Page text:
Consumer Reports calls for protections on mobile payments through phones
Paying for a shopping spree by waving a smart phone may be more exciting than swiping a credit card, but according to Consumers Union, it might not be as safe.
The nonprofit testing and information organization, which publishes Consumer Reports, called on regulators Tuesday to implement protective standards on mobile payments.
Federal law currently shields credit or debit card holders from many charges associated with lost, stolen or misused cards. But without industry-wide rules for “digital wallet” providers, consumers could risk losing money through fraud, merchant disputes or processing mistakes, the group said.
Existing regulations are piecemeal, said the Yonkers, N.Y.-based group. Mobile payments linked to credit cards are the most protected, with limited liability for unauthorized transactions and the right to argue about certain charges.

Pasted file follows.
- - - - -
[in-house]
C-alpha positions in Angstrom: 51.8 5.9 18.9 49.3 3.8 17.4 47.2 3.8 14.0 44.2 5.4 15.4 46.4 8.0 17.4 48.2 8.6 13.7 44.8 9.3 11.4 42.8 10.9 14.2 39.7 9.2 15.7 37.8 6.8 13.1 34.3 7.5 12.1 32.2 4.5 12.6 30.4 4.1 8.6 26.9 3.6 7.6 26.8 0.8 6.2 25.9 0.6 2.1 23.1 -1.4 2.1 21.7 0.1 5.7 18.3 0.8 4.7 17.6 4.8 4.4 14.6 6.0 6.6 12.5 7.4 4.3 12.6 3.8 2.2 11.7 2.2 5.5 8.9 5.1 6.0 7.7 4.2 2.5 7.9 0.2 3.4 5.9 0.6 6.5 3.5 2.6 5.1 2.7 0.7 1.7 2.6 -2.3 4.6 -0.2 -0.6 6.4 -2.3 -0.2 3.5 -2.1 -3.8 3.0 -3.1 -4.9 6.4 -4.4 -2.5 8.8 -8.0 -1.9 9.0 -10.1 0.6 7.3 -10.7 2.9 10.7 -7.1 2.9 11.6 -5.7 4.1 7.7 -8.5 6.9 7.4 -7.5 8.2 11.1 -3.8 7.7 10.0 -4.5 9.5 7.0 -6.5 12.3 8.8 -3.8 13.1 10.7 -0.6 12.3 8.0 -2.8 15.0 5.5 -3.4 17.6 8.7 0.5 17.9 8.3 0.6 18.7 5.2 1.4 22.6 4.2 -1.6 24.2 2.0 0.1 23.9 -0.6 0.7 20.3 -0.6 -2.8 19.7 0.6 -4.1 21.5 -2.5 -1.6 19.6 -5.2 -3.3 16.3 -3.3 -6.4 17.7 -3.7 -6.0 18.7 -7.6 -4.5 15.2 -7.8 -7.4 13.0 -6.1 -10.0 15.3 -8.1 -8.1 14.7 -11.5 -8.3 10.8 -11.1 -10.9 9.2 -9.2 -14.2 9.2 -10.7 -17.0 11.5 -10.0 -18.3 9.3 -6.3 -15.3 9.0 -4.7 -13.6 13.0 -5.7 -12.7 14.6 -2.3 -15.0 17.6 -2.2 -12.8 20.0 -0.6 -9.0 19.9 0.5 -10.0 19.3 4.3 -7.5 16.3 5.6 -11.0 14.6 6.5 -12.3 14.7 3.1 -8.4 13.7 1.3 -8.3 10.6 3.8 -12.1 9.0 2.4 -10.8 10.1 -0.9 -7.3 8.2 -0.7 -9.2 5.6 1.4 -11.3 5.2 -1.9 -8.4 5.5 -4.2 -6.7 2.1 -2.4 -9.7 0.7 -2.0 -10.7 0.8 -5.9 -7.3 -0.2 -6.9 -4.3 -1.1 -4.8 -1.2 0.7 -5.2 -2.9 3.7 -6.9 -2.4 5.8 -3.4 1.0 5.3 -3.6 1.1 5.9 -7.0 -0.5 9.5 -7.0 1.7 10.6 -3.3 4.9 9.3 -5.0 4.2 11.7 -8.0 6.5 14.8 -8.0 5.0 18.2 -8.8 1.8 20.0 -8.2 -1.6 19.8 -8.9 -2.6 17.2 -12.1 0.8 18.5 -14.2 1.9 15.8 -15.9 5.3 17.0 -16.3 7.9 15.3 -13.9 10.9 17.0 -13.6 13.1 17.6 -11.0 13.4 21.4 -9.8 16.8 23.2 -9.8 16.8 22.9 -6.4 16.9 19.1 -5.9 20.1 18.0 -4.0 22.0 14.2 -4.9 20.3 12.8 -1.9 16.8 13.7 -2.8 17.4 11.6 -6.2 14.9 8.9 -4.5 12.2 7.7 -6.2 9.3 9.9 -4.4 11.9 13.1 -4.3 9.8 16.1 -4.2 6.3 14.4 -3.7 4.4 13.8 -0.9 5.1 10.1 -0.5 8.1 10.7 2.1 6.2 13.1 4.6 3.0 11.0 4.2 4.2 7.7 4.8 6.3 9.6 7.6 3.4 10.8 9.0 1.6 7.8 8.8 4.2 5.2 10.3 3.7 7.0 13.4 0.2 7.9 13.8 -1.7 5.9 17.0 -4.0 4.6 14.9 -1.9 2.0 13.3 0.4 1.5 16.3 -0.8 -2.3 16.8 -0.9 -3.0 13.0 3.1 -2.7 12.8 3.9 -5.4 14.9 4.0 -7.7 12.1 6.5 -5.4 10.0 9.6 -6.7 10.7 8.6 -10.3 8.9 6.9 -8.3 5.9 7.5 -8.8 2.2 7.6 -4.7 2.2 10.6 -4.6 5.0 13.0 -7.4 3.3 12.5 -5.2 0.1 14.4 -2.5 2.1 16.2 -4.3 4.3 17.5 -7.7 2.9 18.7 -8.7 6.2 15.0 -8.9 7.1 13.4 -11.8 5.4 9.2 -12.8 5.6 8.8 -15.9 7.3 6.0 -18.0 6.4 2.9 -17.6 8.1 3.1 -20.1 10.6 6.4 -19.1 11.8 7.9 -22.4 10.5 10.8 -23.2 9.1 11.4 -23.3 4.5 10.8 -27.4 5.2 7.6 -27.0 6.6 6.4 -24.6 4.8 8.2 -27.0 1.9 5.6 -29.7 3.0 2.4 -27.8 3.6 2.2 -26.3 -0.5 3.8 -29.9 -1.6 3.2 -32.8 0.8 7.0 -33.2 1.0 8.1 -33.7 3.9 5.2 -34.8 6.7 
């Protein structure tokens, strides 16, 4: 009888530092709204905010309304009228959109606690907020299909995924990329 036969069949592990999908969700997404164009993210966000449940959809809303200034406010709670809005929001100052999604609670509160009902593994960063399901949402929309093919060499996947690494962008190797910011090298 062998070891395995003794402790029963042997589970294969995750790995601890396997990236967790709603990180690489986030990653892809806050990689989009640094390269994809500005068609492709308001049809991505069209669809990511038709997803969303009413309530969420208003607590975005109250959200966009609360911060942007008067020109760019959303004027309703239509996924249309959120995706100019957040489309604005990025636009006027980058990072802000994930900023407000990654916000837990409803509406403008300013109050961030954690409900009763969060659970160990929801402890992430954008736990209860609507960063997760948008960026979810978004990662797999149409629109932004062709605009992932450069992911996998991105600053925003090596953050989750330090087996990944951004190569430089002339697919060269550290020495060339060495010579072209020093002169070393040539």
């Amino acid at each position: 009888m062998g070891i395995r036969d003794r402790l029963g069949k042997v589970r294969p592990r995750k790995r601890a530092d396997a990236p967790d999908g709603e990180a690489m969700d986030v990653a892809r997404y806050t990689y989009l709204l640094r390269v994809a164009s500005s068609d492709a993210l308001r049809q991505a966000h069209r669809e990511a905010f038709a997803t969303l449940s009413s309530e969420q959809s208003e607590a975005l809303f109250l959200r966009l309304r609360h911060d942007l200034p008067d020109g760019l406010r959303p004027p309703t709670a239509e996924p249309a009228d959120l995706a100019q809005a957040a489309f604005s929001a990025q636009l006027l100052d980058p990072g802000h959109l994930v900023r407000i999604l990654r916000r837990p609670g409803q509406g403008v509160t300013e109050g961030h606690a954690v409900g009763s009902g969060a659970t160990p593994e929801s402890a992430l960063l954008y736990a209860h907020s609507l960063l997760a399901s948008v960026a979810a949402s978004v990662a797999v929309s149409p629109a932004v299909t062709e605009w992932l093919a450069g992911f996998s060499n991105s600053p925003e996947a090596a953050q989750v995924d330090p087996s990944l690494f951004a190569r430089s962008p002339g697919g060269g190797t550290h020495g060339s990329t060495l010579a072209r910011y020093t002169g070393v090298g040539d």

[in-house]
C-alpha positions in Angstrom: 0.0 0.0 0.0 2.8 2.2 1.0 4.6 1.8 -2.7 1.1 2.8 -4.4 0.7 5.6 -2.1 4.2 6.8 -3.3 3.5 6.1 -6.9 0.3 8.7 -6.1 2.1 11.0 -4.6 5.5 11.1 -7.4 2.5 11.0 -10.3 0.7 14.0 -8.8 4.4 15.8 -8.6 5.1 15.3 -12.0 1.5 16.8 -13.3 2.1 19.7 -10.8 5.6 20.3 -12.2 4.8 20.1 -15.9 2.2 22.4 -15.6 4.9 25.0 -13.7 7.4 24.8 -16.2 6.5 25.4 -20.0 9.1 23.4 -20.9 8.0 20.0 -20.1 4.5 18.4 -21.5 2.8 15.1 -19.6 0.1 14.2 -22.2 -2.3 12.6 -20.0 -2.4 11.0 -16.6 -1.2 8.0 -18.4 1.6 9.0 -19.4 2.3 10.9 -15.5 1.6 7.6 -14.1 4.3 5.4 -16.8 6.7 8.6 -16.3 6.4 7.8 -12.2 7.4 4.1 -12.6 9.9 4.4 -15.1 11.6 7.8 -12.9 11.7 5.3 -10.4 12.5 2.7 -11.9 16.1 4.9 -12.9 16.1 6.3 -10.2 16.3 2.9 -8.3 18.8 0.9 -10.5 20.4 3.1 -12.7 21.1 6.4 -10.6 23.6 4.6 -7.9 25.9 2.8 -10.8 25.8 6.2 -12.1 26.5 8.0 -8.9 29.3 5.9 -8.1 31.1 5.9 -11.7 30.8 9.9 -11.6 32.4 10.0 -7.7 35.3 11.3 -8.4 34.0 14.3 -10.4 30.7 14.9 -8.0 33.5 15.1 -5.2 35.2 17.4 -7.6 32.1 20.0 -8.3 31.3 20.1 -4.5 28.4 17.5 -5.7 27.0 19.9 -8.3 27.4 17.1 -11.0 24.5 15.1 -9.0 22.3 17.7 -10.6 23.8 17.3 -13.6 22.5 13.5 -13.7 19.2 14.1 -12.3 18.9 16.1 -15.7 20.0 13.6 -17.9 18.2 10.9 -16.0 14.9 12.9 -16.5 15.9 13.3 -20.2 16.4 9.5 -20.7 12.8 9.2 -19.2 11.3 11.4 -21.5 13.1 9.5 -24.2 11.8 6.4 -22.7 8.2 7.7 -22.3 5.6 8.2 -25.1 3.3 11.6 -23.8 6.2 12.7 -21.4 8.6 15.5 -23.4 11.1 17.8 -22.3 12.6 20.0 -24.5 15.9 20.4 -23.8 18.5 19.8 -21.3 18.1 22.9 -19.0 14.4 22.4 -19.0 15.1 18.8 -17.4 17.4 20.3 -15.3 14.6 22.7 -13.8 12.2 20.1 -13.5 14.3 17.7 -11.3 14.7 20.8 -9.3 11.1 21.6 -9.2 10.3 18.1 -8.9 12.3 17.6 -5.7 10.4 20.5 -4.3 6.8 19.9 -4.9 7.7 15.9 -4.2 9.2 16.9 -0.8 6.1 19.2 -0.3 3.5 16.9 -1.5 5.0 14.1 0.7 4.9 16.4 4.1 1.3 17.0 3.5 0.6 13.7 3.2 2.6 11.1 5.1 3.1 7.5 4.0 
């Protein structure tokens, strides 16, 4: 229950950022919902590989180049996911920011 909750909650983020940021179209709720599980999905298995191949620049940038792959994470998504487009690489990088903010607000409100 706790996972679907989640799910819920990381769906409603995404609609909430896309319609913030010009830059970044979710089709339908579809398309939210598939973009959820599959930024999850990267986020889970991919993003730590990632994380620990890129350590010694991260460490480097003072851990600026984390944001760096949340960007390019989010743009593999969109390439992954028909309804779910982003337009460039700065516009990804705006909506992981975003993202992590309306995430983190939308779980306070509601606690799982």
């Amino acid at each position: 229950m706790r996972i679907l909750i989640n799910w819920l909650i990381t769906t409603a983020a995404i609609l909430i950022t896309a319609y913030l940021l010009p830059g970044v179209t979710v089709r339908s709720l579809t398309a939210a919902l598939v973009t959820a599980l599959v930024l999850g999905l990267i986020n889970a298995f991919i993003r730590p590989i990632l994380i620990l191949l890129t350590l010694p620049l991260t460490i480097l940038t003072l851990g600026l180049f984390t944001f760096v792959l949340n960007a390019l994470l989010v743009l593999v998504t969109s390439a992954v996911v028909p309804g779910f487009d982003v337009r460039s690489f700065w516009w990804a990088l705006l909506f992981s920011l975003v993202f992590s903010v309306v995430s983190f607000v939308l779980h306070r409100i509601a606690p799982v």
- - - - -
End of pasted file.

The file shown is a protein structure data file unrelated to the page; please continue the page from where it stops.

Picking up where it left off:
Phone purchases hooked up to debit cards have fewer safeguards. But mobile payments would likely increase the number of charges funneled through prepaid cards and phone bills, which are even less protected.
While mobile payments are already old hat in countries such as Japan, they’re just now catching on in the U.S. Some critics have expressed privacy and hacking concerns.
Bank of America Corp. and Visa Inc. are running a test program in New York starting in September. Customers would install small chips that emit short-distance radio waves into their smart phones, transmitting bank account data when waved near checkout points in stores.
Square, created by Twitter Inc. mastermind Jack Dorsey, uses a tiny white attachment and software downloaded onto some phones to allow anyone to accept credit card payments. PayPal Mobile has an app that allows money to be transferred by bumping smartphones together.
-- Tiffany Hsu